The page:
Aaron Huntley Essay

Submitted By Aaron-Huntley
Words: 945
Pages: 4

Aaron Huntley 84 Colingsmead

Mr & Misses Jones
38 Bath Road
Royal Wotton Basset

Dear Mr and Misses Jones 21st November 2014
RE: Faulty kitchen doors
I am writing to you regarding your faulty kitchen doors, I would like to advise you on the best possible way to resolve the issue regarding legal action. There are a few options of which I shall elaborate on all. All court cases suing or wanting compensation is known as a case in a civil court, there is criminal and civil cases. Your case is of course a civil case.

In law there is something we use called the court hierarchy, basically it is a hierarchy of all the courts, the first and lowest court being the county court. The county court deals with small claims of and up to £25,000. That is then followed by the High court, this deals with claims from £25,000 upwards of no fixed upper bound, it also deals with criminal court cases. Then there is the Court of appeal, your case can not start here this court, as the name suggests, is a court only to appeal a claim if unsuccessful in either the county or high court. The court its self decides whether the appeal is allowed. The very highest court of all is the Supreme Court this court again is an appeal only court, however mainly used for higher end claims. As far as I can see, you are claiming for faulty kitchen doors, the kitchen cost around £25,000 as stated. If it is only the kitchen doors of which is faulty, you’re most likely to be in the small claims court, as you’re not claiming for the whole kitchen, retrospectively, if the whole kitchen has been done badly and unprofessionally and it has caused external damage, your claim could exceed £25,000 and then could end up in the High court, however the county court is still an option.
In a civil court case, there are three tracks, small claims, fast track and multi-track. A small claims case is usually a claim up to £10,000 and you must fight the case yourself without and lawyers in the court room. The final hearing is informal, and the strict rule of evidence is not applied. In a fast track case, the claim is between £10,000 and £25,000 however once again boundaries may vary slightly up or down depending on the case, e.g. personal injury, you may employee lawyers etc. and if you win the claim you can be reimbursed for legal/court costs however there is a £600 maximum claim, so if you spend more on legal costs, you won’t see any more than £600 back, and the legal costs can only be reimbursed if you win the case, otherwise you could have to pay for the other persons legal costs.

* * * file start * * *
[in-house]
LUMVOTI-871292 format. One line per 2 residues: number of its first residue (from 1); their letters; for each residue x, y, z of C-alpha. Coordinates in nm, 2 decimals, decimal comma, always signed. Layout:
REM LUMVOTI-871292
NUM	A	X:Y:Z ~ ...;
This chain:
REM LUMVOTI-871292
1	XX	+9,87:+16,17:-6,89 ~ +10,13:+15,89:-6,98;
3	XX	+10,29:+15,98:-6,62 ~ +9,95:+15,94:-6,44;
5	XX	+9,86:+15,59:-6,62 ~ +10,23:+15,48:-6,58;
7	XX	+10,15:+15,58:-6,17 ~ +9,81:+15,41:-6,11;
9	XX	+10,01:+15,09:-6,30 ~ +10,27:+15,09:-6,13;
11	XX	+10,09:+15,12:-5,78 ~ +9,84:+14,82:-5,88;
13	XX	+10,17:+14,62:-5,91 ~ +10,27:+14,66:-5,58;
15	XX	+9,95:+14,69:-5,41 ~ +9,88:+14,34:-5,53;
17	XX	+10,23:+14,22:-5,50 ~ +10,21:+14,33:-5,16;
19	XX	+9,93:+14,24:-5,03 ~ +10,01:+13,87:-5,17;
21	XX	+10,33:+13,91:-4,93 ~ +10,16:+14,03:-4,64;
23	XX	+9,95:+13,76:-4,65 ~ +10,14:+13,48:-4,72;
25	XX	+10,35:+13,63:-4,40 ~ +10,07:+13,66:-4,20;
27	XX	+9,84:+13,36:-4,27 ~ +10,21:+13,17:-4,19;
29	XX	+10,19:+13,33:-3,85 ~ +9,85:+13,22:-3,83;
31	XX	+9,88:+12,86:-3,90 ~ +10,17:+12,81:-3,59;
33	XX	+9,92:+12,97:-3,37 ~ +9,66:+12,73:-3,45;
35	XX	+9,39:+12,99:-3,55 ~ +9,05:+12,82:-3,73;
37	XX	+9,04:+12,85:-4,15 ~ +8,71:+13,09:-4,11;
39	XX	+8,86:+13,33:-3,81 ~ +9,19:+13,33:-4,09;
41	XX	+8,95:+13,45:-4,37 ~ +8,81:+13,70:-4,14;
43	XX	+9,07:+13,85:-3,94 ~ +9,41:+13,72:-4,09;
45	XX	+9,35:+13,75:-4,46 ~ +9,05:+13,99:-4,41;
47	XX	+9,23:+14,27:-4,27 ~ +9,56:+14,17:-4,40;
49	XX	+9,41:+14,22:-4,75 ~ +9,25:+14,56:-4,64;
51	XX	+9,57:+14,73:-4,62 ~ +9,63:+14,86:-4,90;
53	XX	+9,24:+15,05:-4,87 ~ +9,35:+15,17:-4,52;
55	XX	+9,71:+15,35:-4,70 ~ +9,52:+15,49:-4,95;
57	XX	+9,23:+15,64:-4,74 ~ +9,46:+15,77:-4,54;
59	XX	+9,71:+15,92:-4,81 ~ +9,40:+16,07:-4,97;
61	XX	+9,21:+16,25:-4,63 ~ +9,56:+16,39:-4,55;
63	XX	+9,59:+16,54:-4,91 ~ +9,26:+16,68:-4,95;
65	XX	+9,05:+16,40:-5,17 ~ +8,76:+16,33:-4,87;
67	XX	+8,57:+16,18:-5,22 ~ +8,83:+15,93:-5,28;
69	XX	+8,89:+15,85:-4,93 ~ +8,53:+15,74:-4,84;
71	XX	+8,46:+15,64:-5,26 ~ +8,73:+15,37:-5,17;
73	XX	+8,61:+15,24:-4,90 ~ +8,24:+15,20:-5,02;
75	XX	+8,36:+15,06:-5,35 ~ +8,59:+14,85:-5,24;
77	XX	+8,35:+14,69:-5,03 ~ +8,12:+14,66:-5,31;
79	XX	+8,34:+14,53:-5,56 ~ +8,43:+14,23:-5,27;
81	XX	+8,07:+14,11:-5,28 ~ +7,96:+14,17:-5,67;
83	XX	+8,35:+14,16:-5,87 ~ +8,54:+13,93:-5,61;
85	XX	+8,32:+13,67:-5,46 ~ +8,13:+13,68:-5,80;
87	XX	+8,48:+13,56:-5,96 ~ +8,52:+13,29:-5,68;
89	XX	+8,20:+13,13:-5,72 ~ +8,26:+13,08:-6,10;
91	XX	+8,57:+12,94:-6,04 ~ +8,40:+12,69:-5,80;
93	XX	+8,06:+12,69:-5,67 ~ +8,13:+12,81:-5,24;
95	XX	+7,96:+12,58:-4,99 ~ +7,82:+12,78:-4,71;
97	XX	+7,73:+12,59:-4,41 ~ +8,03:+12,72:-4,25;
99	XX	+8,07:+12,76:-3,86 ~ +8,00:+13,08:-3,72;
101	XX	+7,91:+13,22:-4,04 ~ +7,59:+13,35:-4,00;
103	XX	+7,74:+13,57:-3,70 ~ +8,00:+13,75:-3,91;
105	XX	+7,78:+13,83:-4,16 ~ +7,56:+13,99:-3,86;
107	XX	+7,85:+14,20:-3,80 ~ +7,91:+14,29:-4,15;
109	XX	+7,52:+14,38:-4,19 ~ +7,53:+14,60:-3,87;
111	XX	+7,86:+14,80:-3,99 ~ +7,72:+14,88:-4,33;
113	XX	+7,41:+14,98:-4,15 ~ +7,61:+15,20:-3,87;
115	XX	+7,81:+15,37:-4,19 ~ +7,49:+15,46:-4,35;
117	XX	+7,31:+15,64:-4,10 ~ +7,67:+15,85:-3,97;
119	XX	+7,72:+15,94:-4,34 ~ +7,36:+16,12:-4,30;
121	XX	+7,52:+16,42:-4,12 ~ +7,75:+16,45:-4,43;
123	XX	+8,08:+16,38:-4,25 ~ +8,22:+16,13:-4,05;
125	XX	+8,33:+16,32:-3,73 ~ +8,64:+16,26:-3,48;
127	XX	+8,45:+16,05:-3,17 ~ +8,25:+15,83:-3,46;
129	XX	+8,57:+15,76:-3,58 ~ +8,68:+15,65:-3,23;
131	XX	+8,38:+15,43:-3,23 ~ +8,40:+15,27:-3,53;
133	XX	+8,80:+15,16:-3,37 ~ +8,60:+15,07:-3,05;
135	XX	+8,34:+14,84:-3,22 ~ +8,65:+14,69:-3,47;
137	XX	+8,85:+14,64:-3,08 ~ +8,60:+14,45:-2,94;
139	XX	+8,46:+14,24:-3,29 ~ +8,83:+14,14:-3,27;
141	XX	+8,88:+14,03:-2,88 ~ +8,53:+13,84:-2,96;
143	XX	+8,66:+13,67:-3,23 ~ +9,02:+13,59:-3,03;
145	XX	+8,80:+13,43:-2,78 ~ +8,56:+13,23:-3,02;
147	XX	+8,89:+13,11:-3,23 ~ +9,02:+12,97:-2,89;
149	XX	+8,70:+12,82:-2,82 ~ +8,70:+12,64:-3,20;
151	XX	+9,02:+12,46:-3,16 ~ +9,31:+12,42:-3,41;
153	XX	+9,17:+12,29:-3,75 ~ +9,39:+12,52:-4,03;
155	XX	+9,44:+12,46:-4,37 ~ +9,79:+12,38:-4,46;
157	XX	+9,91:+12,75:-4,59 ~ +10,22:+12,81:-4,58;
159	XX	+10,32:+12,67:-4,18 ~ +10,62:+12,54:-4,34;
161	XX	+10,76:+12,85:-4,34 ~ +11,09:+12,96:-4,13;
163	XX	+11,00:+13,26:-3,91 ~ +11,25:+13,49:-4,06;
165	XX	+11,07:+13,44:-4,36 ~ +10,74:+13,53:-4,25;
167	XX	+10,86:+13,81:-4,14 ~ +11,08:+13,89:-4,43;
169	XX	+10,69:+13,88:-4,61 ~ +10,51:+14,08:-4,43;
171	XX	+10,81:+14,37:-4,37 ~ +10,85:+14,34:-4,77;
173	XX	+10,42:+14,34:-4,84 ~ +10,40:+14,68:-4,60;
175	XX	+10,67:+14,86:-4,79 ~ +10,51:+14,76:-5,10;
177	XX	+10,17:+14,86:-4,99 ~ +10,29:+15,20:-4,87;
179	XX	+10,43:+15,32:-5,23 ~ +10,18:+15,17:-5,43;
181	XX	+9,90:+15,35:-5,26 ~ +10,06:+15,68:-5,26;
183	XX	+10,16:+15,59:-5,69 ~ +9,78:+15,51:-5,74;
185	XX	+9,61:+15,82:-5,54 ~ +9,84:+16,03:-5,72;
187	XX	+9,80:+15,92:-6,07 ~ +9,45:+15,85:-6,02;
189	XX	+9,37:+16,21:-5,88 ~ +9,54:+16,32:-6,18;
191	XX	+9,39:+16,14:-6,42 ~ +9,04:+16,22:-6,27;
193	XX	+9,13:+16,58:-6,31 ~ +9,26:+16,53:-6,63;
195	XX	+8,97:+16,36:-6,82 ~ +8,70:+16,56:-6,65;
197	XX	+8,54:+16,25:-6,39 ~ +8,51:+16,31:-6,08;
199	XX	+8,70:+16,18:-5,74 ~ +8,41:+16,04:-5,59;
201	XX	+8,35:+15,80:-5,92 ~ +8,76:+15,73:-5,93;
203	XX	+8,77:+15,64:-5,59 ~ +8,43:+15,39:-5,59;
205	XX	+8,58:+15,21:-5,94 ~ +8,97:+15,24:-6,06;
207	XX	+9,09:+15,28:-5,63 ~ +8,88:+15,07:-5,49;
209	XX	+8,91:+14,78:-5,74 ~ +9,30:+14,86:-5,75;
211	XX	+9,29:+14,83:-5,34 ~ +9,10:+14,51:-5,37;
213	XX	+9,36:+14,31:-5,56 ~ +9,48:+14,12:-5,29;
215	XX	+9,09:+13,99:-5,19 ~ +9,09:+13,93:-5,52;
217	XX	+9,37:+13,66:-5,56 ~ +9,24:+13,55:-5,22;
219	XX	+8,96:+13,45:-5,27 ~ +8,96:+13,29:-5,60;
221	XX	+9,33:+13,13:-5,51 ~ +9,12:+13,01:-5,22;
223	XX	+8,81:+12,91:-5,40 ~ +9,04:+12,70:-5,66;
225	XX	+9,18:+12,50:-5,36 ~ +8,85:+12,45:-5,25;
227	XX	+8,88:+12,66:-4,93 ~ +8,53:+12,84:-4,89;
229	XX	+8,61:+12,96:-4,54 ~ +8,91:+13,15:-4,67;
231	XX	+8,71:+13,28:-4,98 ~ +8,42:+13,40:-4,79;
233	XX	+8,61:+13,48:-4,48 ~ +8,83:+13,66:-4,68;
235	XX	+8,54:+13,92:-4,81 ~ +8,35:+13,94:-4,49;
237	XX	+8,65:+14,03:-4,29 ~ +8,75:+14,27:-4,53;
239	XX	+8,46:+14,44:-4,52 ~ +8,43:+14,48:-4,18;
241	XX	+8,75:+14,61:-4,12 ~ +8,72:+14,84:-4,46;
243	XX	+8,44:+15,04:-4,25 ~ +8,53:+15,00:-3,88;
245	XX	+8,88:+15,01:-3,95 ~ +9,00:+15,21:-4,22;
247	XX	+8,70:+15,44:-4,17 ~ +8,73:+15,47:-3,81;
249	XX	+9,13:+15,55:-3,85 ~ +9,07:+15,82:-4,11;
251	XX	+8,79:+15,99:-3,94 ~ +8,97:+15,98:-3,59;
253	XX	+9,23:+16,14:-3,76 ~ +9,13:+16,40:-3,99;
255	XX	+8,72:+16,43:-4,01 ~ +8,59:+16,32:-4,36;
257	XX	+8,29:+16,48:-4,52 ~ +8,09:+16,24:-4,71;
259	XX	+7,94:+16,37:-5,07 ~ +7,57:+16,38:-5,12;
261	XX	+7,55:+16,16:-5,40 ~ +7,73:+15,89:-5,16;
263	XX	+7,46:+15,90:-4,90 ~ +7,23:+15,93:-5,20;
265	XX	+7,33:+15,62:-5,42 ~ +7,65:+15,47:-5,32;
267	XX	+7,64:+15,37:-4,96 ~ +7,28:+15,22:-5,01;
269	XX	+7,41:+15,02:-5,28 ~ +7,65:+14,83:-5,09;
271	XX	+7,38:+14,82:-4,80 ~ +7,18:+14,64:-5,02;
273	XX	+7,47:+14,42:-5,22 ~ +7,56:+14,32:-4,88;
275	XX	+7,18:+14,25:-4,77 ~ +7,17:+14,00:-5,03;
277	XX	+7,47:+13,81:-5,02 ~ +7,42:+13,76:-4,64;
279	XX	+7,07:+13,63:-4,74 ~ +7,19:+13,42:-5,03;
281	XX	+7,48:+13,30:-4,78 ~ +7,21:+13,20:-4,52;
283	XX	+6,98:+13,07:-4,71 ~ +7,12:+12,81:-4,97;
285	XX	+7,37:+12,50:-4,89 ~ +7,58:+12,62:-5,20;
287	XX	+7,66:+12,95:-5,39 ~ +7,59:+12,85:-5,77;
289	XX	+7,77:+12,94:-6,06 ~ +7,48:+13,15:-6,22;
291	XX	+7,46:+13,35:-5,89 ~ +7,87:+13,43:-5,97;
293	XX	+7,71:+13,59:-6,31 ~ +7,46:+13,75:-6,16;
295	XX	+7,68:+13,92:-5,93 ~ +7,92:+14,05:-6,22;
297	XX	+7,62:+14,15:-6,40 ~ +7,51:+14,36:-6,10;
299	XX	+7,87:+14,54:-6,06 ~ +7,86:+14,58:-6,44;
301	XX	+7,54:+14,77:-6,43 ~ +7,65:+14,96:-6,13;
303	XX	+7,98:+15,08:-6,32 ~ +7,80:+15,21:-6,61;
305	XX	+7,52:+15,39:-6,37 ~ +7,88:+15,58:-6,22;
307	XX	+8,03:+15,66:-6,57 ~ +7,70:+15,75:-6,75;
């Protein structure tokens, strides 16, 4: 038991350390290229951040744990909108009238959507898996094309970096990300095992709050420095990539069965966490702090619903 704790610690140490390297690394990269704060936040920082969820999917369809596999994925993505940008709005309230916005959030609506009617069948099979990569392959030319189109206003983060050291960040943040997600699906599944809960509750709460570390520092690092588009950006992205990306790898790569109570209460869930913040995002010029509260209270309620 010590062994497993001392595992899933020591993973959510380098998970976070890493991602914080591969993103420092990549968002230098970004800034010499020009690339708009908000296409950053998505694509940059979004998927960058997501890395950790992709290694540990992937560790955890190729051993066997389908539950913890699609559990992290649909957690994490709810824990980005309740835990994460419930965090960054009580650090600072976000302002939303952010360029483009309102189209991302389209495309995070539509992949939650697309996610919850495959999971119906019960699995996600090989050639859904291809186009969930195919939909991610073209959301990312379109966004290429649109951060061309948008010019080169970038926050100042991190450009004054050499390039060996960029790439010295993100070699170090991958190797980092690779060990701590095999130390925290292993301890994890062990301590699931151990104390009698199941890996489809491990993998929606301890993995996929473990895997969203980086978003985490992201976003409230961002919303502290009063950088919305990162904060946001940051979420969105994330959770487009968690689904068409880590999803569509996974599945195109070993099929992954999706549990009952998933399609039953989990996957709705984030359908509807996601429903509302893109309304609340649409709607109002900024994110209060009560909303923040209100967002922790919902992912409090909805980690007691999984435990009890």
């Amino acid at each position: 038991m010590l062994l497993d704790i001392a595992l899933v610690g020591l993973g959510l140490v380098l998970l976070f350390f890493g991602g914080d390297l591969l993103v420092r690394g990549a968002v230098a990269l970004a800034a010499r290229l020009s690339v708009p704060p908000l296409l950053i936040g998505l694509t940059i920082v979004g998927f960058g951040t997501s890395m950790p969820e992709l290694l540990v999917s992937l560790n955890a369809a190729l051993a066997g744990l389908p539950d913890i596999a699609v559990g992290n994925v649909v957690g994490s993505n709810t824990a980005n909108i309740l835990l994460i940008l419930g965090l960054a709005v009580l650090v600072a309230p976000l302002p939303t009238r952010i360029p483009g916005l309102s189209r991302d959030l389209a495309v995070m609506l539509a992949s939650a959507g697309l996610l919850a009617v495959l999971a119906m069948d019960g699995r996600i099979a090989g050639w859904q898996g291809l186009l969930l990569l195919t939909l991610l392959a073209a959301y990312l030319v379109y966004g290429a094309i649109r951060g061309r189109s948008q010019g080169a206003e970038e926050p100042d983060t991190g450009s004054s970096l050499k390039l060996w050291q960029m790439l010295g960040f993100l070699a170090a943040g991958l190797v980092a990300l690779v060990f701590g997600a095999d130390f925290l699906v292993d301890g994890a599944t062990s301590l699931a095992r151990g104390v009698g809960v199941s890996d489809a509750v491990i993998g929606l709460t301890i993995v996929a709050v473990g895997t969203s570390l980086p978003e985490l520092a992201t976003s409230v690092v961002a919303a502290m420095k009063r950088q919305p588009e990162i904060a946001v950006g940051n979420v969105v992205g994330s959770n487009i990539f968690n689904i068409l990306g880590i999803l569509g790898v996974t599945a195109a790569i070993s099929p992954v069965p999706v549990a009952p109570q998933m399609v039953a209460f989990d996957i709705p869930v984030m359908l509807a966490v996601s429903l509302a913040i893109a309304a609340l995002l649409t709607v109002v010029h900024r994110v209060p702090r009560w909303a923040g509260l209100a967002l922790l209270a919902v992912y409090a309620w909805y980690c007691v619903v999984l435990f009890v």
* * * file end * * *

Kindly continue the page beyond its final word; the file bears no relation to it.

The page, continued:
The third track, is called Multi-track. This is intended for more complex, higher and more important cases. Any case not allocated to either the small claims track or fast track will be dealt with on the multi-track. The courts are expected to adopt a flexible approach to ensure that each case is dealt with in an appropriate way. If the parties in a case that is likely to be allocated to the multi-track agree proposals for the management of the case and the court considers that the proposals are suitable then the court could approve them without the need for a directions hearing (so they can categorise themselves with consent) A Multi-track claim varies from £25,000 and there is no upper boundary, so even a multi-million pound case would be in the multi-track, there are a few exceptions, if